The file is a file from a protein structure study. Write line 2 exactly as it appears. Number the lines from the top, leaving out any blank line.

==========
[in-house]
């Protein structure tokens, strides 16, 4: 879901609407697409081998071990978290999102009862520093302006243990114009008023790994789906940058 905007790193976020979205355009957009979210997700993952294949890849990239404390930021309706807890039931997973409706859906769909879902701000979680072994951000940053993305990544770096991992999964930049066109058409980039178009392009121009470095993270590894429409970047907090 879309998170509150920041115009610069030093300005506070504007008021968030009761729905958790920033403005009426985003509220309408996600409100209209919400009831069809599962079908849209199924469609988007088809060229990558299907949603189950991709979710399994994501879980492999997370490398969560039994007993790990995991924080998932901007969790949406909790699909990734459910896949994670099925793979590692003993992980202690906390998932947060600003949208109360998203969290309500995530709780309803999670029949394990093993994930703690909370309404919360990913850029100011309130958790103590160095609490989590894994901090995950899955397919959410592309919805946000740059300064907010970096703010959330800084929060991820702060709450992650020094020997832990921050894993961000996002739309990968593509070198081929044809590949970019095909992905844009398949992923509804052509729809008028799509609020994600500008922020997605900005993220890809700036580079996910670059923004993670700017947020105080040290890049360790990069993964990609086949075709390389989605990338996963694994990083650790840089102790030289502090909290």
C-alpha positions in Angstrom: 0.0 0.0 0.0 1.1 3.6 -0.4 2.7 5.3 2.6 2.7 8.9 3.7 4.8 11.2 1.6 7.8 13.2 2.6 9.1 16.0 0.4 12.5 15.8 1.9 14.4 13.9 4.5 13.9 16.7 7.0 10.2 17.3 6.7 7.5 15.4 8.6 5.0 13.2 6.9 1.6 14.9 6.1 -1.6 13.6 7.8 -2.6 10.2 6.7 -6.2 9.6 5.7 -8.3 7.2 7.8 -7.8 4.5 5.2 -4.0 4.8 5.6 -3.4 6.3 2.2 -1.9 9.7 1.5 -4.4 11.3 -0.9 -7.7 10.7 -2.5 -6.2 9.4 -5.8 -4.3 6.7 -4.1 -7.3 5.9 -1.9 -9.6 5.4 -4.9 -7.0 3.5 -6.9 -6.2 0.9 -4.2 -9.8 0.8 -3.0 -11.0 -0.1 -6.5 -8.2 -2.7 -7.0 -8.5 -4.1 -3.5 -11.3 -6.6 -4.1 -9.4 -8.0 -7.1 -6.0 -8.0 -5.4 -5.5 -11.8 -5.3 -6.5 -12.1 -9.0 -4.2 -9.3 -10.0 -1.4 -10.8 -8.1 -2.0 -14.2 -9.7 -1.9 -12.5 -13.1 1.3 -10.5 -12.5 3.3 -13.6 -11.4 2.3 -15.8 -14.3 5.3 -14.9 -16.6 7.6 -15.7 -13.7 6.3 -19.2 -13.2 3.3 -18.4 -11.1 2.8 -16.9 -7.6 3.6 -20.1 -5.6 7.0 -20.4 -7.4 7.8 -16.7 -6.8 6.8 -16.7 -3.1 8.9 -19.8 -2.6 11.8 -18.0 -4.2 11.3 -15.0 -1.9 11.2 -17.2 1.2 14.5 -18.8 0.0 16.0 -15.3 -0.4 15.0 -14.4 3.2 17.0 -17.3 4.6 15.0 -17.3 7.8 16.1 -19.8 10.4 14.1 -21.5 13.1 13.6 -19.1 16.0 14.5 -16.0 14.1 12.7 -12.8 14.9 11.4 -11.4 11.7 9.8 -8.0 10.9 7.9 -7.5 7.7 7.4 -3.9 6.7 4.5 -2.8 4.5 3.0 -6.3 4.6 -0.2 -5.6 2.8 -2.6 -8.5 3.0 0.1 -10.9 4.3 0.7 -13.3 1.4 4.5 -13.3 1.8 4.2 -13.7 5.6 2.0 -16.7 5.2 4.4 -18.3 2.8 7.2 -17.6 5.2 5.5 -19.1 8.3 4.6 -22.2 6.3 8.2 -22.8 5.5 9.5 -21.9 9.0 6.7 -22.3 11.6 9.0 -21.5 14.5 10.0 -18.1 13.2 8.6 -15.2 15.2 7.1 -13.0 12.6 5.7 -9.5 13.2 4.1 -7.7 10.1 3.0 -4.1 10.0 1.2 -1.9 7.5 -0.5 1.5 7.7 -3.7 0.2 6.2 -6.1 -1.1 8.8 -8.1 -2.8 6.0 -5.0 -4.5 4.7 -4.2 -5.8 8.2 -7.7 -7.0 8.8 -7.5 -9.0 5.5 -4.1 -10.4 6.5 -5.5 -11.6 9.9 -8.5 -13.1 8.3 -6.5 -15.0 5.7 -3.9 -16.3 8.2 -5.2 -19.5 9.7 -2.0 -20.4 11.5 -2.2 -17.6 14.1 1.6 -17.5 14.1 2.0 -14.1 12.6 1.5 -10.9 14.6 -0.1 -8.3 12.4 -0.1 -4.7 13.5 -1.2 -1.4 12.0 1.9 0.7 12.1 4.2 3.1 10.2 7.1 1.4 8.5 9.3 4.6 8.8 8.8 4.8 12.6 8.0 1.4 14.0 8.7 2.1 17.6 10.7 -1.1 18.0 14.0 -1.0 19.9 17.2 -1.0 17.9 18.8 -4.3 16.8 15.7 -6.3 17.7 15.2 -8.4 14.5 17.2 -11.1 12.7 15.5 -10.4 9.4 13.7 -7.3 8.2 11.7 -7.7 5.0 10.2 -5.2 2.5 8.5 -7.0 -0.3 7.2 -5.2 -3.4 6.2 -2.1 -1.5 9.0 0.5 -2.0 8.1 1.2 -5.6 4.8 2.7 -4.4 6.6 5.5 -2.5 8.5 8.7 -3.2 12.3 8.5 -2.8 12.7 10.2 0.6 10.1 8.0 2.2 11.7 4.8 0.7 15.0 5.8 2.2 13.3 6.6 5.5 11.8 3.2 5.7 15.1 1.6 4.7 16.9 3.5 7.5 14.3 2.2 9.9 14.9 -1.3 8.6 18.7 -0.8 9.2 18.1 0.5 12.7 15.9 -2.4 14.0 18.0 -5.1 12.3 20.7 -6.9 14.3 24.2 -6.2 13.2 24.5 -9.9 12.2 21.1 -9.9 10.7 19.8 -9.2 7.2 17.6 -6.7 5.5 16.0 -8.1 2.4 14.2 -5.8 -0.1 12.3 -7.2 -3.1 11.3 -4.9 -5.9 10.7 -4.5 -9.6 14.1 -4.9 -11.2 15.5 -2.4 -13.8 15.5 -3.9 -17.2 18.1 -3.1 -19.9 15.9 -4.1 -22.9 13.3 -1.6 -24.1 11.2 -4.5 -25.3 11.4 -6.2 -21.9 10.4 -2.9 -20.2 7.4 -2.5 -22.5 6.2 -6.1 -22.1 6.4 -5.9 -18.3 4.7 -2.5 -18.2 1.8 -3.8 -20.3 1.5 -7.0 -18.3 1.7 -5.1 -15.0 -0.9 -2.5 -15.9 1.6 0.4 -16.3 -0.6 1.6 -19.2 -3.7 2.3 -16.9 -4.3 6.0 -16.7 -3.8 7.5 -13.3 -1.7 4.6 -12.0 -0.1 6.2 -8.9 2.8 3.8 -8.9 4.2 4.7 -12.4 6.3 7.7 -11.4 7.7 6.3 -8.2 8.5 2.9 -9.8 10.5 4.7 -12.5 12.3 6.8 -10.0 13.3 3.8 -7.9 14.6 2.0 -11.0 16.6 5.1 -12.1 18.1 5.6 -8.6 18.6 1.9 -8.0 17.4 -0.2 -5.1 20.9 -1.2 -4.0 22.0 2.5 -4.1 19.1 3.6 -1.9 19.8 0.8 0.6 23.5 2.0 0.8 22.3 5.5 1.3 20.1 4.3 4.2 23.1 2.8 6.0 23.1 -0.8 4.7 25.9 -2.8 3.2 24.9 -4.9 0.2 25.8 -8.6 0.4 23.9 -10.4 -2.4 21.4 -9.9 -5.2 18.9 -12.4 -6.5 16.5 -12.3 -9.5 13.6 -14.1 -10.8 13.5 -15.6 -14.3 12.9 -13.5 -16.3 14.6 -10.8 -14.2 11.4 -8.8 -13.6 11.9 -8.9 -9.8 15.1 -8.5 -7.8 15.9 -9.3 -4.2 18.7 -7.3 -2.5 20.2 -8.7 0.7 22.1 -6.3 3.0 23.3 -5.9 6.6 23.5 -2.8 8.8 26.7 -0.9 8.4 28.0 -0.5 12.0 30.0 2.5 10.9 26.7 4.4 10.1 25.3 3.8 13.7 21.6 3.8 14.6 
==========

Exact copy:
């Protein structure tokens, strides 16, 4: 879901609407697409081998071990978290999102009862520093302006243990114009008023790994789906940058 905007790193976020979205355009957009979210997700993952294949890849990239404390930021309706807890039931997973409706859906769909879902701000979680072994951000940053993305990544770096991992999964930049066109058409980039178009392009121009470095993270590894429409970047907090 879309998170509150920041115009610069030093300005506070504007008021968030009761729905958790920033403005009426985003509220309408996600409100209209919400009831069809599962079908849209199924469609988007088809060229990558299907949603189950991709979710399994994501879980492999997370490398969560039994007993790990995991924080998932901007969790949406909790699909990734459910896949994670099925793979590692003993992980202690906390998932947060600003949208109360998203969290309500995530709780309803999670029949394990093993994930703690909370309404919360990913850029100011309130958790103590160095609490989590894994901090995950899955397919959410592309919805946000740059300064907010970096703010959330800084929060991820702060709450992650020094020997832990921050894993961000996002739309990968593509070198081929044809590949970019095909992905844009398949992923509804052509729809008028799509609020994600500008922020997605900005993220890809700036580079996910670059923004993670700017947020105080040290890049360790990069993964990609086949075709390389989605990338996963694994990083650790840089102790030289502090909290």